Isn’t it exciting when you hear those first words your child says? All of those months of house tours, reading, and exploring the word with you narrating is finally paying off and your child is beginning to talk! So now what? How do you continue to help your child have a new way to express their wants and needs?
Many parents immediately begin teaching very specific words, usually nouns. In today’s world of go go go it seems natural to immediately begin working on naming shape, colors, and animals and their sounds. But let me ask you this- will that cow saying “moo” help your child say what they want? Will the cow saying “moo” teach your child to use a phrase? Unfortunately, that answer is likely no. And if your child is anything like mine, this is the height of a whiny stage where they need their wants and needs met NOW.
Insert “Core Vocabulary”
Core Vocabulary is defined as a term used to describe the most frequently used words in oral and written language (Banajee, Dicarlo, & Stricklin, 2003; Deckers et al., 2017; Trembath et al., 2007). This list comes from studies involving typically and atypically developing young children, school-age students who are mono and bilingual, and children with and without language impairments. These words are primarily pronouns,verbs, auxiliary verbs, prepositions, adjectives, and determiners.
Some of the Benefits of Using Core Vocabulary:
- These words can be used to communicate in a variety of settings, activities, and partners
- They allow for a dramatic increase in opportunities for practice
- These words can be combined more easily to increase from single words to phrases/sentences (e.g. “want” + “more”= “want more” or “I want more”)
…OK, Core is Good. But how do I practice THOSE words?
The good news? You are still going to do all of the same activities you did before. You will still model the names of allll the things. But instead of focusing on the names of farm animals you focus on “in”, “go”, “want”, “more”. Here’s an example:
Activity: Pretend Farm
- Nouns we model but don’t focus on: cow, pig, farmer, chicken, duck, horse, barn, tractor, etc.
- In: As each animal moves around say “in barn/pen/water/grass”. Put the food “in” the containers. “Where is the ____?” (In!).
- “Go”: Each time the animal moves say “go” or if working on phrases it may be “it goes/go pig/go fast!).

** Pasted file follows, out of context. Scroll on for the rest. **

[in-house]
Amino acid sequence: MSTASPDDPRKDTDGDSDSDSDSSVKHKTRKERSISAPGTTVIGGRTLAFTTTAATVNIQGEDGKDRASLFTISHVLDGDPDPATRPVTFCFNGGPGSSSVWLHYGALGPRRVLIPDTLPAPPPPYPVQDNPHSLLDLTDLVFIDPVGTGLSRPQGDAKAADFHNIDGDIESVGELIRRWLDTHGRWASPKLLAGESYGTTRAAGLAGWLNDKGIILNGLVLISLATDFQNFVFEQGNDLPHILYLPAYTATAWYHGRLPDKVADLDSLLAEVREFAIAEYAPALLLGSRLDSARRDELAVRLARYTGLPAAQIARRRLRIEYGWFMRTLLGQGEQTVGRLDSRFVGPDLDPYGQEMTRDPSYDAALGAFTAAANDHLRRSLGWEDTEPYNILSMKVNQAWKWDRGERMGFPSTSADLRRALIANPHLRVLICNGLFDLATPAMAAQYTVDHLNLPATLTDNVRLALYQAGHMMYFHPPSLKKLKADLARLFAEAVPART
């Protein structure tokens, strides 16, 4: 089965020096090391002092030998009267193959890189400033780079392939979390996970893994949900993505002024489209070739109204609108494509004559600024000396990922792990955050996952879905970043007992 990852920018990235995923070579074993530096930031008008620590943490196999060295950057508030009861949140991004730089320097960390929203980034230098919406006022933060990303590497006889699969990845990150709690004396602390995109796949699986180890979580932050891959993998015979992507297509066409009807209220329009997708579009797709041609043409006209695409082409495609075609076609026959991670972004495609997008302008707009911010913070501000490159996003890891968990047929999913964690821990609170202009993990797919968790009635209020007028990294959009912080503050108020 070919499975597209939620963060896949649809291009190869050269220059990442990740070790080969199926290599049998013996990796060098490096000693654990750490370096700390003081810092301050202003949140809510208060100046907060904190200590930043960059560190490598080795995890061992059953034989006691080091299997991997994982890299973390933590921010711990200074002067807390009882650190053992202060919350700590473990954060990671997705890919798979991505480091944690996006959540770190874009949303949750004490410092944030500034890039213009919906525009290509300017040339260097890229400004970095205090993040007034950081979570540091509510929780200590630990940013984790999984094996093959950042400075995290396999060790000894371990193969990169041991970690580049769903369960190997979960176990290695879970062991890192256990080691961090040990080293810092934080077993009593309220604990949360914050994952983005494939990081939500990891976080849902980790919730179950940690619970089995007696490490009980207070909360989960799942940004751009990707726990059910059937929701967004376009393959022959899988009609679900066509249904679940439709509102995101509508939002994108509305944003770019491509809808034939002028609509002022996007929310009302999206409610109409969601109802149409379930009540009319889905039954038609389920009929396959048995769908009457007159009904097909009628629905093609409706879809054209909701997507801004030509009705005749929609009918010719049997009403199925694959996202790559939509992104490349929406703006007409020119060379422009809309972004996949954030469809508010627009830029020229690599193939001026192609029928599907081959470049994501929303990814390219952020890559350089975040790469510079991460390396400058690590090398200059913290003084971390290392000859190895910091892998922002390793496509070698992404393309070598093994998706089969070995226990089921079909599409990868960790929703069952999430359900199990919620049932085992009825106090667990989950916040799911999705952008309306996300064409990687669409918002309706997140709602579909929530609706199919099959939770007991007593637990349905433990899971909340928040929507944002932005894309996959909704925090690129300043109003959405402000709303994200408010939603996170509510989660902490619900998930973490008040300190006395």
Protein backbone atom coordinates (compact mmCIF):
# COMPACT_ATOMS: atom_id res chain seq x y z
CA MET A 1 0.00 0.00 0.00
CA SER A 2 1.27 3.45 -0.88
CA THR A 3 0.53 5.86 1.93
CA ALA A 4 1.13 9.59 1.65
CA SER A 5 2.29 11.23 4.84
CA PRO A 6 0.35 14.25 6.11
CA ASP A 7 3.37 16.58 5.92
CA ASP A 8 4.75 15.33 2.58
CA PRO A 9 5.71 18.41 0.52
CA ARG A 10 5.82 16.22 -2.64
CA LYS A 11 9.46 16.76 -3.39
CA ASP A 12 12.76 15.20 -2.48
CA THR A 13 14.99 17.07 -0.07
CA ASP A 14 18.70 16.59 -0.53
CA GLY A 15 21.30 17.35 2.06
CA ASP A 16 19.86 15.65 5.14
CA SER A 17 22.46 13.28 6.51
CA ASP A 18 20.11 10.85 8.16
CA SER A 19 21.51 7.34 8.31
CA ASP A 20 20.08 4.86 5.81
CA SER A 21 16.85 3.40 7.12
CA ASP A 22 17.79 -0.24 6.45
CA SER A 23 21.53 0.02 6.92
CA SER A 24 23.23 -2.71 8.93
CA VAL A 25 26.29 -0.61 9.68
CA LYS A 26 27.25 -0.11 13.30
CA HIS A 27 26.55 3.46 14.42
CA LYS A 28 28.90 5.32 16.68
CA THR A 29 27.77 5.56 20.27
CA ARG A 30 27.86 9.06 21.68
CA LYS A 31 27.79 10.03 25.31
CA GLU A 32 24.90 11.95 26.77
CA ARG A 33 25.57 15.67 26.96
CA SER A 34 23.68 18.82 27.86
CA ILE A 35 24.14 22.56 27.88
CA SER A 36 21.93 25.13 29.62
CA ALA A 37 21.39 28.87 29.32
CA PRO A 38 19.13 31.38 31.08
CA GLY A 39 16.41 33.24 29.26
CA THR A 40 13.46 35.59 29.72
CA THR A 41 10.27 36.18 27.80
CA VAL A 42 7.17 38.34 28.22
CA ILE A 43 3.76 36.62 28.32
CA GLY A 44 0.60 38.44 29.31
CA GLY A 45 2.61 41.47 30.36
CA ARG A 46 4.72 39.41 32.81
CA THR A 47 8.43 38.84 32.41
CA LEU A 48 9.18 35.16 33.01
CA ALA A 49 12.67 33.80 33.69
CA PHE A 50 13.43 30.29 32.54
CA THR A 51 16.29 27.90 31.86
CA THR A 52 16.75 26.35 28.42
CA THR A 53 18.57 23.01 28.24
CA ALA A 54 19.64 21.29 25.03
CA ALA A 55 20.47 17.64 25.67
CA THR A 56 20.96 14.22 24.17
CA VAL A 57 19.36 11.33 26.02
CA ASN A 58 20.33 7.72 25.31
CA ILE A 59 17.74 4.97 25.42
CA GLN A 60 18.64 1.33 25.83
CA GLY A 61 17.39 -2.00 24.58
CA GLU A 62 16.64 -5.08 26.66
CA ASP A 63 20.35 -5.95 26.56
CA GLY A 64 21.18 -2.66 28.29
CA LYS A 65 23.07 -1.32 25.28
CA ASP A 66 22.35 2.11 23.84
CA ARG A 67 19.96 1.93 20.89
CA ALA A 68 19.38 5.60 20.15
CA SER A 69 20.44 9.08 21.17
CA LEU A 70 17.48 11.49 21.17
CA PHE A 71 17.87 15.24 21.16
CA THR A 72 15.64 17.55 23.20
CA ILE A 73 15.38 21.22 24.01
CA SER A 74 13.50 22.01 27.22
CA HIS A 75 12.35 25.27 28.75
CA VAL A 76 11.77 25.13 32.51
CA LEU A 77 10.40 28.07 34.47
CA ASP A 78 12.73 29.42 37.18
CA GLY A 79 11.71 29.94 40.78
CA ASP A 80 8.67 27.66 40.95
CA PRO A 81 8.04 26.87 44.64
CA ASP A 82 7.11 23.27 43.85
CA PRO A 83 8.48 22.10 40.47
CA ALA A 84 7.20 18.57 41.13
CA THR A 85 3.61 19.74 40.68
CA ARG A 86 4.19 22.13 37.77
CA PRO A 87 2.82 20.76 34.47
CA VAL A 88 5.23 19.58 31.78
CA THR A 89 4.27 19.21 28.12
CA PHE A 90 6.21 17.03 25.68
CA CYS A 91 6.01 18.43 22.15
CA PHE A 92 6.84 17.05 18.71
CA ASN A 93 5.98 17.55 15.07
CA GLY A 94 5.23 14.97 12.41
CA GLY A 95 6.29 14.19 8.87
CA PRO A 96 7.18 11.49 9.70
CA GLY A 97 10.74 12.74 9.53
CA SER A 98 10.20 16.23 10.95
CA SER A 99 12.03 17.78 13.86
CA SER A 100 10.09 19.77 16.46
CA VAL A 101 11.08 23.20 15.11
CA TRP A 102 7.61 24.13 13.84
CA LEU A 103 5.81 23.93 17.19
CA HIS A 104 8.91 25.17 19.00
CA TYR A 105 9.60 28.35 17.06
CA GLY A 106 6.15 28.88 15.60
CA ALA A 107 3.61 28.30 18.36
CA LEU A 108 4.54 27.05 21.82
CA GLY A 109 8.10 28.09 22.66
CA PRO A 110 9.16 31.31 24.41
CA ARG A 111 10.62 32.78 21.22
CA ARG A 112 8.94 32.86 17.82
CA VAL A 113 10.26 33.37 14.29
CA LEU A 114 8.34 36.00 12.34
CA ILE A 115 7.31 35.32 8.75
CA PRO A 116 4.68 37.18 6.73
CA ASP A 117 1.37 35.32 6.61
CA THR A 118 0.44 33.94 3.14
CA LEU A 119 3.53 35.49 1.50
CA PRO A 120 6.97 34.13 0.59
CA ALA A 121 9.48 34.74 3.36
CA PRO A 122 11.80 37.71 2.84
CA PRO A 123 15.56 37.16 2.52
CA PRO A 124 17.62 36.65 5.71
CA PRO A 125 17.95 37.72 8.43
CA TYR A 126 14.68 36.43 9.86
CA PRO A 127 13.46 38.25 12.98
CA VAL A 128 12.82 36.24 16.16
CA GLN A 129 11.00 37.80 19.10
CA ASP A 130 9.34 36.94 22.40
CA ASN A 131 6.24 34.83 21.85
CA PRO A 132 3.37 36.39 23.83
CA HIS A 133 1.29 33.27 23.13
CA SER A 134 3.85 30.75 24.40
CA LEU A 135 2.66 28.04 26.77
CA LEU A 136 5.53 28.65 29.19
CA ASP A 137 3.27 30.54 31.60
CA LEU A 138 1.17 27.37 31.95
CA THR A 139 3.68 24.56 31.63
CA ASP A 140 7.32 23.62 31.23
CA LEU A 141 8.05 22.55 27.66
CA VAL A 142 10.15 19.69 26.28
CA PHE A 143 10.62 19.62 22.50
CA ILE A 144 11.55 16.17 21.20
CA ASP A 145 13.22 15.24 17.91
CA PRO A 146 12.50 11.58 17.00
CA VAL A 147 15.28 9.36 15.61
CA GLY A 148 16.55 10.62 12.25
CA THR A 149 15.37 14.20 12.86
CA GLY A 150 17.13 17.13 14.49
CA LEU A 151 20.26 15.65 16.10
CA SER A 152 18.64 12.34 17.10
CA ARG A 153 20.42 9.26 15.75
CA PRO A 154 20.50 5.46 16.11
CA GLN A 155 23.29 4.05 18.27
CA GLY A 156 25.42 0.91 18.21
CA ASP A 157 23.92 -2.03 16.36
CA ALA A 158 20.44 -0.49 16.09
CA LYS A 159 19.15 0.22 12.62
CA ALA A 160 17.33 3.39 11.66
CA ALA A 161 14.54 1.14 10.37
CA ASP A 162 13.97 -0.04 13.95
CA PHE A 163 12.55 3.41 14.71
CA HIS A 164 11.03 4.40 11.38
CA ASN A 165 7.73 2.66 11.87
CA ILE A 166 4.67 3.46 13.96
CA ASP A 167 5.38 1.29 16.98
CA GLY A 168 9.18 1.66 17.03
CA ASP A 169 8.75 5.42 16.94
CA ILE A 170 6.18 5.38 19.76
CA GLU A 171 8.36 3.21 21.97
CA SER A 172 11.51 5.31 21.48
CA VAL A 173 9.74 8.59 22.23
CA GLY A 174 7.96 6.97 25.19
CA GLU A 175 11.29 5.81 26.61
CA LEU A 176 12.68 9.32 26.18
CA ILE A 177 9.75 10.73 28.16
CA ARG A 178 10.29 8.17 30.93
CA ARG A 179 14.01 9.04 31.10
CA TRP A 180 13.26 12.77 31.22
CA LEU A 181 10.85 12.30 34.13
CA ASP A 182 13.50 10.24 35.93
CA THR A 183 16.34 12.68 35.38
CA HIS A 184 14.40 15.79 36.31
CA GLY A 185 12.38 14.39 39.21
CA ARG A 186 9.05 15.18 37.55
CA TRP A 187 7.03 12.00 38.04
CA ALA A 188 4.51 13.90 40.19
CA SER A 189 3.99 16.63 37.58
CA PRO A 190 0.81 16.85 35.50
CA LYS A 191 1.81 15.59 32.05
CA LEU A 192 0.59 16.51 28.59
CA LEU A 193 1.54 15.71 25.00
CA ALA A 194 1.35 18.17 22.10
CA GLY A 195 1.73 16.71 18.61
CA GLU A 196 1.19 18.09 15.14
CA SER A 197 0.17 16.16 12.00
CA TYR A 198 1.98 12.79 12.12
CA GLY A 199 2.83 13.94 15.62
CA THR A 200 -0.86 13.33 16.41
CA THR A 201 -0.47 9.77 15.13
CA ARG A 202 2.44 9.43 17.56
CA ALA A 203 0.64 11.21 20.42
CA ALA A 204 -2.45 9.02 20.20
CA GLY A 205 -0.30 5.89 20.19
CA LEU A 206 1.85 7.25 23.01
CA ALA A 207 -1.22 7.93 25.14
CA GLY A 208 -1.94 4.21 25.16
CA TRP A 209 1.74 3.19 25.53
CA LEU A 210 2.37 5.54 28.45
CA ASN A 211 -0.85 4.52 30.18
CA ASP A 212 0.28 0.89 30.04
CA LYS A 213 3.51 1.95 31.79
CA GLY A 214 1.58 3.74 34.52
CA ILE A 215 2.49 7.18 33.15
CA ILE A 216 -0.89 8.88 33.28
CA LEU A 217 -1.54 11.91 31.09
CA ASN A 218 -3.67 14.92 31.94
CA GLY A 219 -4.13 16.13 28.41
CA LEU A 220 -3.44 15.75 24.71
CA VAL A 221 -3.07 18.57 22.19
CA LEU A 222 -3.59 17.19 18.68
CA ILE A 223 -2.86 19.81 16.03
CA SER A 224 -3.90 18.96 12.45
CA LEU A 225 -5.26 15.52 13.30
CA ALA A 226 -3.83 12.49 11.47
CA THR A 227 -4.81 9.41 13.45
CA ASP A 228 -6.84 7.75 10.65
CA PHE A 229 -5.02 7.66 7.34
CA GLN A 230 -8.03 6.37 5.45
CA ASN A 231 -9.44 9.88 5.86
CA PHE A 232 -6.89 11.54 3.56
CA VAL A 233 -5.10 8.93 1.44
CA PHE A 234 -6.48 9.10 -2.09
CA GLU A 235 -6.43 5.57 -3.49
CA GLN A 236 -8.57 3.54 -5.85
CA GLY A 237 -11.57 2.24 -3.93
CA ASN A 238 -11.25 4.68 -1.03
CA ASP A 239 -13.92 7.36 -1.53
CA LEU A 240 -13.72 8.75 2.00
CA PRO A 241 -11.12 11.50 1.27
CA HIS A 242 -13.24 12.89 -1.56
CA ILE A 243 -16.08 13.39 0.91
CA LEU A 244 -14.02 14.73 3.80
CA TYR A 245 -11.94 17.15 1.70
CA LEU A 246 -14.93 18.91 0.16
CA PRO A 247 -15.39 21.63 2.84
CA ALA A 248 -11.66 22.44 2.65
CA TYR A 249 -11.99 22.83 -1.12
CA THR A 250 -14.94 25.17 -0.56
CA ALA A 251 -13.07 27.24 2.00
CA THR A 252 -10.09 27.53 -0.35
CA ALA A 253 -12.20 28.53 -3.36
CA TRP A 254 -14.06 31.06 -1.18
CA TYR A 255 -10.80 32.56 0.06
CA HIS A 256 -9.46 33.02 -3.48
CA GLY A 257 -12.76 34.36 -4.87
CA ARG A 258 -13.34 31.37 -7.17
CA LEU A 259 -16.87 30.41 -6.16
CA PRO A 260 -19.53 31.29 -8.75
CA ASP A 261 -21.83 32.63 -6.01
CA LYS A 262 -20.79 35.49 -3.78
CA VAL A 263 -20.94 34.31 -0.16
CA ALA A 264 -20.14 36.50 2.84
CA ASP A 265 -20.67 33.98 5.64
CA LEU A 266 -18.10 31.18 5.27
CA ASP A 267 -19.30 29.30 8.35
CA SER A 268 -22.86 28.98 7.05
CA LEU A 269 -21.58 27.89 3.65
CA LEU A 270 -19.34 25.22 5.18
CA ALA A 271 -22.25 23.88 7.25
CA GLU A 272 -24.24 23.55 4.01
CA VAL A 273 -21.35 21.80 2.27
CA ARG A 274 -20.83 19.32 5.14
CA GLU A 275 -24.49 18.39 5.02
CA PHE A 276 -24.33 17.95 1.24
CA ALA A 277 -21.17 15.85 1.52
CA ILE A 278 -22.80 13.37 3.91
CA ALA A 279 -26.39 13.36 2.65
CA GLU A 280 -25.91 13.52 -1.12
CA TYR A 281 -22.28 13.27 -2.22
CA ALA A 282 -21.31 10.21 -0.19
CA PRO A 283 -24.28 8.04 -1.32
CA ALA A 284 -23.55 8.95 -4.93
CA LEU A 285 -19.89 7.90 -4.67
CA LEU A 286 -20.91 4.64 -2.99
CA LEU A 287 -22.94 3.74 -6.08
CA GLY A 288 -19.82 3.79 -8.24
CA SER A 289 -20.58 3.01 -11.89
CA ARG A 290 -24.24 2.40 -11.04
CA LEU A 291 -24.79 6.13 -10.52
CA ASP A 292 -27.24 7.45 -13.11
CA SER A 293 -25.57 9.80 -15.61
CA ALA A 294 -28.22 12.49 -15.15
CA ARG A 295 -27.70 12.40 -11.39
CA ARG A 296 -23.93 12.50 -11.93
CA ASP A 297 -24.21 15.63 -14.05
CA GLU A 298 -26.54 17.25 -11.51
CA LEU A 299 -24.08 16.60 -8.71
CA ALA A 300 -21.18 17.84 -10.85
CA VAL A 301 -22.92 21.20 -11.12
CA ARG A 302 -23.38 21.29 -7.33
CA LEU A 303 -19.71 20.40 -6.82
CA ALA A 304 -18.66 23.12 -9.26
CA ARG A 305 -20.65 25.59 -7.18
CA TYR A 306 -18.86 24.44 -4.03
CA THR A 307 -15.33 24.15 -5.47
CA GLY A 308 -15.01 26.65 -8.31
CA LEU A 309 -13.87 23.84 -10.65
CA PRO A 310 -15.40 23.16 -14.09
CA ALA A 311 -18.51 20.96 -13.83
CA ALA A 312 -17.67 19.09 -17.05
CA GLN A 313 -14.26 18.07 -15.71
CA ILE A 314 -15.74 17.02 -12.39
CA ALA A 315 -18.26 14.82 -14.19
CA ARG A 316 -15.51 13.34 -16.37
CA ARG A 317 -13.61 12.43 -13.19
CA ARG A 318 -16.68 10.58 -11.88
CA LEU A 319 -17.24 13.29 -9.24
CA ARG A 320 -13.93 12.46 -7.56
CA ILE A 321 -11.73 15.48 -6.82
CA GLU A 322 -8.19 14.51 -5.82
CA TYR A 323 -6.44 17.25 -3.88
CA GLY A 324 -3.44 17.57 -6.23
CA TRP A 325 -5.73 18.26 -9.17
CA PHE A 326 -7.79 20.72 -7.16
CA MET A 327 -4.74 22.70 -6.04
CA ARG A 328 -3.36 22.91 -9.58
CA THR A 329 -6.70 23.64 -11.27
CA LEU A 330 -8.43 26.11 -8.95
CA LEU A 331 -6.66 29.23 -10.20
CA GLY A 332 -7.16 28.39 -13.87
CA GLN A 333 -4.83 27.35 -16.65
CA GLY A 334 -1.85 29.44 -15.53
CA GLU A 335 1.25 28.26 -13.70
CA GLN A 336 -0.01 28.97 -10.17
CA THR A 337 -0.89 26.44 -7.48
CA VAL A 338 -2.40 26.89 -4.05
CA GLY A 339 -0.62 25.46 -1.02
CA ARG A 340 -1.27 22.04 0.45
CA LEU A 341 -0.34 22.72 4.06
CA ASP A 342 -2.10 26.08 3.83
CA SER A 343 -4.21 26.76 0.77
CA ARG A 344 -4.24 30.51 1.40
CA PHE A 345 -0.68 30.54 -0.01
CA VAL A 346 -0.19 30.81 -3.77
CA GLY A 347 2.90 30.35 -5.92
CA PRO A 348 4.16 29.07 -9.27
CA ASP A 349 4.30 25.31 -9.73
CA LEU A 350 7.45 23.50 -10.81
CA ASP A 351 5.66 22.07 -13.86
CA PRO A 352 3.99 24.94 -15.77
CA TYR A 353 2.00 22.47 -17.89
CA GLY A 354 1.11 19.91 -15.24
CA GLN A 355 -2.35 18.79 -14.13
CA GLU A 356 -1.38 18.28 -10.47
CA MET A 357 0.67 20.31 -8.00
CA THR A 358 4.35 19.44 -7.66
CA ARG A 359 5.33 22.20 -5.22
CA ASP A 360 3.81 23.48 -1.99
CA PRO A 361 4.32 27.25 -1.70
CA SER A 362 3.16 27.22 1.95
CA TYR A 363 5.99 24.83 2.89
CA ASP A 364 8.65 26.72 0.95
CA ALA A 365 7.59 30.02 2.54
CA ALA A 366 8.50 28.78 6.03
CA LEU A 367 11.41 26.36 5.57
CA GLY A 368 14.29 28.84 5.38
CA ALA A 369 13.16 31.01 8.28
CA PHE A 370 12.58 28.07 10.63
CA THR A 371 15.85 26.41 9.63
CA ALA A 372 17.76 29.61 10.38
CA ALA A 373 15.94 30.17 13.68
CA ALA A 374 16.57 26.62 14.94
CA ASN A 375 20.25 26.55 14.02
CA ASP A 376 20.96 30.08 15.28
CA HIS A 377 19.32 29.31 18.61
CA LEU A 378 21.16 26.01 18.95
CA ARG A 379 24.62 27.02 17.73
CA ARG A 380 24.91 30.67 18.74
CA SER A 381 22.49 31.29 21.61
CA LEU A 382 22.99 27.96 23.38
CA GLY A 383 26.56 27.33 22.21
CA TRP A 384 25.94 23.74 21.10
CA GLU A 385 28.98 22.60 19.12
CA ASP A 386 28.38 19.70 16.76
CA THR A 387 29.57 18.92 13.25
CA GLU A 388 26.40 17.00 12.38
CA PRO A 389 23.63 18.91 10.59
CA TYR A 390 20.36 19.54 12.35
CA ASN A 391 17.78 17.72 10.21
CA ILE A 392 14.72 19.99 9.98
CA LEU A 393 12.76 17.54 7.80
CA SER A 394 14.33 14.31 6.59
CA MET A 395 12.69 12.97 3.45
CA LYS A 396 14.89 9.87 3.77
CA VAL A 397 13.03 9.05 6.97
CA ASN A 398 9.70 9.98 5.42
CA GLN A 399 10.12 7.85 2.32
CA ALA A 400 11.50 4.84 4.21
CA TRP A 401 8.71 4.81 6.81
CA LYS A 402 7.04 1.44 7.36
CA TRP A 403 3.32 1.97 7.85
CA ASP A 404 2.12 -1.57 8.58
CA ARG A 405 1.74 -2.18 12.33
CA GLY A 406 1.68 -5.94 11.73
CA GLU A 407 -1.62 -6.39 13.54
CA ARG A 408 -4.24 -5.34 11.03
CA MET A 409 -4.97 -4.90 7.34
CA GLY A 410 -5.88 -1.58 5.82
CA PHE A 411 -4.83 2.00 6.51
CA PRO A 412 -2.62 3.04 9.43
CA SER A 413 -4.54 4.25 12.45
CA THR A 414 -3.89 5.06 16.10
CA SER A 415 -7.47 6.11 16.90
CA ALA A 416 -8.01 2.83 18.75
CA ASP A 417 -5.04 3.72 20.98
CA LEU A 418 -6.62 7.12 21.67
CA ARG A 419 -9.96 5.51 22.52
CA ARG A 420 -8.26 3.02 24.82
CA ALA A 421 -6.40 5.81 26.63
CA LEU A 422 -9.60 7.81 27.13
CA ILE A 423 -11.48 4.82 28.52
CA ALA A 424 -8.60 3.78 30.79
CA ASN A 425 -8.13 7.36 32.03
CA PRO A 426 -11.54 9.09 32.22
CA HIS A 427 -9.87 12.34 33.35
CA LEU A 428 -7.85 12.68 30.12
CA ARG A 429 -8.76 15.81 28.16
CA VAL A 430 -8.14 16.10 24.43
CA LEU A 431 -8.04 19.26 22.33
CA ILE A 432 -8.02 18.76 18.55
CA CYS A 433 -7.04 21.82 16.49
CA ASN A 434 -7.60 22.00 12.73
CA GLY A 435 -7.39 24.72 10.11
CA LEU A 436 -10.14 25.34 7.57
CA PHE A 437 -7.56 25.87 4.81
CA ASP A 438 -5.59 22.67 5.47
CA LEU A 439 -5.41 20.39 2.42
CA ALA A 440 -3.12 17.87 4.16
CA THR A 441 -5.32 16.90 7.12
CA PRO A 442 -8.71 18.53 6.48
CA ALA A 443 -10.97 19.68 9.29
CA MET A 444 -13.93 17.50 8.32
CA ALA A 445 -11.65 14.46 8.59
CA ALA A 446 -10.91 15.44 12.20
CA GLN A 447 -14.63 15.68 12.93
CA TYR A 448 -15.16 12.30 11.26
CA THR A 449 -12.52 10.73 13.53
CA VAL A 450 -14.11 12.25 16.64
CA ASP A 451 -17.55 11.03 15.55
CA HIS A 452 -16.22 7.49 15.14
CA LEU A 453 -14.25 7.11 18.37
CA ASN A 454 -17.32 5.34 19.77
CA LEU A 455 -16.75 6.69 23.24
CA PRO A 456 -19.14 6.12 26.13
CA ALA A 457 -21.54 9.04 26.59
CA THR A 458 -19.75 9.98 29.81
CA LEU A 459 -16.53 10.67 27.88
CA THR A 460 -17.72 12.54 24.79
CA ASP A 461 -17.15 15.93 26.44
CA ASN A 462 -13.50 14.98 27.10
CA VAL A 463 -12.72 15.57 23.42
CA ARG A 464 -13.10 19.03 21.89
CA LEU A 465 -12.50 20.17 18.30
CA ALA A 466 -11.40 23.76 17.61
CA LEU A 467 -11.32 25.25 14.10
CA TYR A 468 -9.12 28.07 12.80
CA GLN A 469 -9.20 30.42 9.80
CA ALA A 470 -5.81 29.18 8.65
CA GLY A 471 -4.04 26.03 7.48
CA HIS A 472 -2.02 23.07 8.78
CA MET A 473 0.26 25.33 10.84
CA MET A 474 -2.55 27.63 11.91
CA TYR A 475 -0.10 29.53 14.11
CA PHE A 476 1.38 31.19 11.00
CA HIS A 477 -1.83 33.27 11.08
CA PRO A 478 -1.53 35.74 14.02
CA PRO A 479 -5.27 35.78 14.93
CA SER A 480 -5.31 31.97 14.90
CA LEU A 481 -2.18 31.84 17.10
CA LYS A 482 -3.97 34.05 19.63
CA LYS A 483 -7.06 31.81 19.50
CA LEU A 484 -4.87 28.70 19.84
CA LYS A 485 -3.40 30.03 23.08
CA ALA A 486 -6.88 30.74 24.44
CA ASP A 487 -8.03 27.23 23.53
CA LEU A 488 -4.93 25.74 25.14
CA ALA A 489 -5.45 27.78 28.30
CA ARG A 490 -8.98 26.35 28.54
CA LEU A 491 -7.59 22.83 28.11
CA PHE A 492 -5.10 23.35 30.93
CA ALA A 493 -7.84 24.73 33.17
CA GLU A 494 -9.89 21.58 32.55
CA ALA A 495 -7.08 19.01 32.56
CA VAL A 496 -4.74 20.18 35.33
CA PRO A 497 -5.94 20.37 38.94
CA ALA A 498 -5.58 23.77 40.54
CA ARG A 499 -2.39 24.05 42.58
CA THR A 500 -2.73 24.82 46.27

- “Want”: when the child reaches for an animal or farm object, model saying “want”. You can give choices with “do you WANT the pig or horse?”. “Want to feed the animals?”
- “More”: use “more” when your child tries to add to anything. “More” animals in the barn. “more” food. Play “more”.
Activity: Snack Time
- Nouns we model but don’t focus on: any kind of food serving, milk/water/juice, cup, plate. utensils, etc.
- In: If you are using a bowl or snack carrier – “where are the goldfish?” IN the bowl!. Or “put IN (your mouth/hand).
- “Go”: have fun playing with the food! “ready, set, GO”. Also great practice for stop/go while eating. When finished say “(let’s) GO”/”GO wash hands”/”GO get a napkin”
- “Want”: I love practicing want with snack because it’s a highly desired item. I often will pick too snacks, one liked and one unliked, to practice “want”. Ask, “What WANT?/Want ___ or __?” then have them imitate “WANT” while pointing to the snack they want. Give only 1-2 then have them practice requesting again “WANT (say item or point to item)”.
- “More”: Another easy word to practice with snack. Hold onto some of the snack after the initial serving but keep it in eye sight. Have them ask for “more” when they are ready and give another small serving. By doing this you can practice “MORE” easily 10x in a few minutes. Want to make more challenging? Make it a phrase or move the snack out of eyesight.
4 words, used in 2 very different activities. I hope this shows you how easily certain (core) words can increase your child’s ability to communicate in ANY setting. While you will certainly continue exposing over and over again to all of the specific vocabulary, I hope you’ll take this list and pick a couple of core words to also focus on each week. After all, the faster your child is able to express their wants and needs the faster the tantrums will decrease!
- Banajee, Meher, et al. “Core Vocabulary Determination for Toddlers.” Taylor & Francis, 12 July 2009, http://www.tandfonline.com/doi/abs/10.1080/0743461031000112034.
- Deckers, S. R. J. M., Van Zaalen, Y., Van Balkom, H. & Verhoeven, L. (2017). Core vocabulary of young children with Down syndrome, Augmentative and Alternative Communication, 33(2), 77-86, https://doi.org/10.1080/07434618.2017.1293730
- “DLM and Universal Core Vocabulary.” Center for Literacy and Disability Studies, 16 Jan. 2020, http://www.med.unc.edu/ahs/clds/resources/core-vocabulary/./
- Erickson, K., Geist, L., Hatch, P., & Quick, N. (2019). The Universal Core Vocabulary [Technical Report]. Chapel Hill, NC: Center for Literacy & Disability Studies, University of North Carolina at Chapel Hill.
- Trembath, D., Balandin, S., & Togher, L. (2007). Vocabulary selection for Australian children who use augmentative and alternative communication.Journal of Intellectual and Developmental Disability,32, 291–301. https://doi.org/10.1080/13668250701689298